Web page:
Maldives Baby!

Last week, my husband and I traveled to the marvelous nation of Maldives in the Indian Ocean. Maldives is made up of over a 1000 coral islands, with Male (pronounced maa-lay) being its capital. The Velana International Airport, also known as the Male International Airport is situated on the island of Hulhule, just a stone’s throw from Male. Public ferries and speedboats run regularly between these two islands, ferrying passengers from the airport to the main capital city and back. I think there’s also a long bridge across the ocean connecting the two islands, but I’m not sure how to commute on it.

The bridge between Hulhule and Male

We arrived at the Male airport late in the afternoon on 23rd February, Saturday. Post immigration (visa on arrival is issued for Indian nationals; no documents are required), we found hordes of hotel kiosks lining the arrival area. Every private island resort had its own booth, ready to escort customers to their private boats/seaplanes, as the case may be.

We were, however, travelling to the local island of Maafushi. We proceeded to the information desk where a very friendly lady introduced us to a representative from Maafushi. We told him we were going to the Velana Blu hotel and he proceeded to escort us to the speedboat for Maafushi that was ready for departure.

We made it just in time. Turns out the speedboat was of a different hotel, Arena Beach, also on Maafushi, but they were happy to accommodate us. The speedboat charges were $20 per person, and since we had limited cash on us, we agreed to pay by card at the hotel on arrival.

Speedboats ready for transfers

Note: There’s a Bank of Maldives ATM at Arrivals which only dispenses the Maldivian Rufiyaa. I had preloaded USD on my forex card only to realize that my dollars couldn’t be retrieved at the ATM. I did manage to use my card to withdraw Rufiyaas, but transactions are chargeable at 100 Rufiyaas (~$6.5).

I had read several blogs that said carrying cash is of utmost importance. Quite the contrary, I could use my card nearly everywhere, barring just the water activities availed from the local stalls on the island. Both USD and Rufiyaa are widely accepted on the islands. Also, there’s now a Bank of Maldives ATM on Maafushi as well. Worst case scenario, you can always pay 100 Rufiyaas to withdraw an emergency fund from here.


The journey from Hulhule to Male was all of 5 minutes via speedboat. We waited a few more minutes at Male to pick up more passengers before proceeding to Maafushi. On the way, we stopped at one other private island resort and picked up a couple of more tourists going to Maafushi. The entire journey to Maafushi was covered in about 40 mins.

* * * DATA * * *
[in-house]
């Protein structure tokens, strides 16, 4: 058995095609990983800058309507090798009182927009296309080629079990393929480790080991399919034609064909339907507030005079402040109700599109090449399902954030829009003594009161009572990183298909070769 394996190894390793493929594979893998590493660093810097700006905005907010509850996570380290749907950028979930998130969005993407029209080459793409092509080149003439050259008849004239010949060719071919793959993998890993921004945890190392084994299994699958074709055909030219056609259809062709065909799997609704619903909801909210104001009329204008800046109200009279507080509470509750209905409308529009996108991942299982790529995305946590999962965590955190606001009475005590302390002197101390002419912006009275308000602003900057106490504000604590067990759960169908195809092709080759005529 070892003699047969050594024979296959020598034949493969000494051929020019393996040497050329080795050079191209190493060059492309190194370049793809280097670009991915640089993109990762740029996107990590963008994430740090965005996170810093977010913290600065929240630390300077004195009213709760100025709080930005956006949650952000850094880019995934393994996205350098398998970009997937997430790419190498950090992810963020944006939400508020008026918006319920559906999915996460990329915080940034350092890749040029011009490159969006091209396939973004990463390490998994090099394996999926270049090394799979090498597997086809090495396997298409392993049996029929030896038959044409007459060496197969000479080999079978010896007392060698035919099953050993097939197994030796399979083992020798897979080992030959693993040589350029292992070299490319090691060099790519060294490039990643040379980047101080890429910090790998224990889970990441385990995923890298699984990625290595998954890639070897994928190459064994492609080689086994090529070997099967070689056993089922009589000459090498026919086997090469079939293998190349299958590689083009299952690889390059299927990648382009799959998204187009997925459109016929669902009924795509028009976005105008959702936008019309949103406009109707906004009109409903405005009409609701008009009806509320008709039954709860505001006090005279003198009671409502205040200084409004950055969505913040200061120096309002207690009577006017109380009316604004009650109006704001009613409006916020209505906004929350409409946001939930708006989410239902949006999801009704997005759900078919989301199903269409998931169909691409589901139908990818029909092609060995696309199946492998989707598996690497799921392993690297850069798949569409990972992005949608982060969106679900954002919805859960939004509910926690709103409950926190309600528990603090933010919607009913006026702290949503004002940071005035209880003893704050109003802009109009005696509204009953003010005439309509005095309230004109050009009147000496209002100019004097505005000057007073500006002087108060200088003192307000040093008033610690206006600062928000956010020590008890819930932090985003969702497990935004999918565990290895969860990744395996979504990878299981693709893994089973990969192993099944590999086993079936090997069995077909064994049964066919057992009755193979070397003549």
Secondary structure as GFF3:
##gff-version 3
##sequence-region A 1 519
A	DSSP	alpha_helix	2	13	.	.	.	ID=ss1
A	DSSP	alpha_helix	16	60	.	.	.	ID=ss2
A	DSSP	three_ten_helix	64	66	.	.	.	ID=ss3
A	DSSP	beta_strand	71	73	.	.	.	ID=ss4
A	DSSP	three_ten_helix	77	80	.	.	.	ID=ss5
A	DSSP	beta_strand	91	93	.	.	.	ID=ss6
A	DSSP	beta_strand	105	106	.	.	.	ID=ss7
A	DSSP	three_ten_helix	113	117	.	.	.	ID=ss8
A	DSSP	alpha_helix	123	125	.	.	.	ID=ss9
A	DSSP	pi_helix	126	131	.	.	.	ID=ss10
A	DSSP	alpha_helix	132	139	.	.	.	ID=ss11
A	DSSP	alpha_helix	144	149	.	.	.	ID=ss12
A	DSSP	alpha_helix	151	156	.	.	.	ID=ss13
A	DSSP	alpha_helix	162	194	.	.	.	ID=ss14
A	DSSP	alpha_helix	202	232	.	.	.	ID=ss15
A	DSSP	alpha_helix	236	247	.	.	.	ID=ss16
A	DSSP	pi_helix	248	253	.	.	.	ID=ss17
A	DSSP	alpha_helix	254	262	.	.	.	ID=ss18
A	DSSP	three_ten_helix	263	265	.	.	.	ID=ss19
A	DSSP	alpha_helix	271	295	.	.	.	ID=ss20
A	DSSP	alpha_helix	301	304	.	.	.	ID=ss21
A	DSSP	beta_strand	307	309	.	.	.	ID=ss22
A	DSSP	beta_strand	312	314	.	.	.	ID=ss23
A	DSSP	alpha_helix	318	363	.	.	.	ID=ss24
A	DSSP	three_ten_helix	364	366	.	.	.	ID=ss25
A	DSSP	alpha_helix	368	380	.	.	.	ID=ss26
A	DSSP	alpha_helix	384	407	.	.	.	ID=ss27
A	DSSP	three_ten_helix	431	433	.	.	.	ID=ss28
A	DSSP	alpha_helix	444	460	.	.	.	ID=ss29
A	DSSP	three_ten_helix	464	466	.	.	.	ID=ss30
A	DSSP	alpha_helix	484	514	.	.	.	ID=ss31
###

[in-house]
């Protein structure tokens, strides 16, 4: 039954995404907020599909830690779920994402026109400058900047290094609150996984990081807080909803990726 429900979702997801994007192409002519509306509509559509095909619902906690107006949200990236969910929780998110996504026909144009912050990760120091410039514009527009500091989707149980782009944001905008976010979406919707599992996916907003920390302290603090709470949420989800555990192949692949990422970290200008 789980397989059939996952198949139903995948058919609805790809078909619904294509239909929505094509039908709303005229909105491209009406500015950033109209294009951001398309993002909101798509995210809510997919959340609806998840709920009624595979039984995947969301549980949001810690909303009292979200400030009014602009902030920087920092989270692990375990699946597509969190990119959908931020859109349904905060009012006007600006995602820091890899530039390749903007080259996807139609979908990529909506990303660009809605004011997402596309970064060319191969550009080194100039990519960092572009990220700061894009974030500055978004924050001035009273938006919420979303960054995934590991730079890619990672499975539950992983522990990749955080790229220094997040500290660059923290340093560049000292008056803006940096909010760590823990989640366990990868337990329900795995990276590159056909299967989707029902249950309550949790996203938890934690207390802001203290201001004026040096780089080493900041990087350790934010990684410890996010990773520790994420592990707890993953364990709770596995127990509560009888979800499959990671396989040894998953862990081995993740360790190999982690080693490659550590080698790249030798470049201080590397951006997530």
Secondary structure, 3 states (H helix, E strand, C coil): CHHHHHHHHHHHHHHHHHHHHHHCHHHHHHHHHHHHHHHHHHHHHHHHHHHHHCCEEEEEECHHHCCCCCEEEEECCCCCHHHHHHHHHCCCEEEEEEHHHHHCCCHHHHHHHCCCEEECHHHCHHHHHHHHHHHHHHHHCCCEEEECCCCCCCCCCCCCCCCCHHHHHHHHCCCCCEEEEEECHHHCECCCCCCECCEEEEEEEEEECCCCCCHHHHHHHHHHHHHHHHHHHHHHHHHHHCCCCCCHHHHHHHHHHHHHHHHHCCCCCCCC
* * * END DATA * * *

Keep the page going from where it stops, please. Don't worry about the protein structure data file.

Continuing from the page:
Note: Public ferries will set you back by just $2 (as opposed to $20) for the ride, but they have fixed timings, which may be inconvenient given your time of arrival. Plus it’s a 90-minute ride as opposed to the 40-min ride on the speedboat. The ferry from Male to Maafushi is available at 9 am, 12 pm, 2:30 pm and 6 pm. Notwithstanding, it is a good option if you’re on a budget and not overly eager to get to your destination at the earliest.

On the speedboat

A representative from Hotel Arena was waiting for us at Maafushi. On arrival, he proceeded to assemble all his guests and escort them to their hotel. The entire island can be covered on foot in 20 mins; Arena was a mere 5 mins walk from the port.

My husband and I walked with the group for a couple of mins before taking the diversion to our own hotel, Velana Blu (also a 5 mins walk from the port). On arriving at Velana, the receptionist apologized profusely for their oversight. Apparently, they send their own representative to the airport to receive their guests, but had somehow overlooked our time of arrival.

We were promptly taken to a charming, shack and offered welcome drinks – a refreshing glass of cucumber juice with lemon and mint extracts – and wet wipes. We filled our registration forms and paid the Green tax of $3 per person per night. We also swiped our forex card to pay the $40 that was due for our speedboat transfer. Velana would settle the payments with Arena later.

Velana has two adjacent properties – Velana Beach, and the newer, more premier Velana Blu. We had booked a Premier Sea View Room for our 4-night stay at Velana Blu. During check-in we were upgraded for free to a suite room, albeit a city view one. The room was substantially larger than the one we had initially booked and had a gorgeous bathtub (score!). It had a balcony overlooking the street between the two Velana properties, and was angled strategically to show a glimpse of the sea from the corner.

The City View Suite

After settling into the room, we proceeded for dinner at Kaalamaa, the in-house restaurant at Velana Beach. Besides the indoor dining hall, they had tables out front right on the brink of the ocean. We chose one of the outdoor tables for a candlelight dinner by the ocean.

The City View balcony with a glimpse of the sea

Stay tuned to know more about our dining experience on day 1. Visited Maafushi Island recently? Tell us about your experience in the comments below! Or DM us for more information on Maafushi/Velana hotels.

Day 1 total spend: $96.98

  • Green tax = $3*2(P)*4(N)=$24
  • Speedboat transfer = $40
  • Dinner = $26.49

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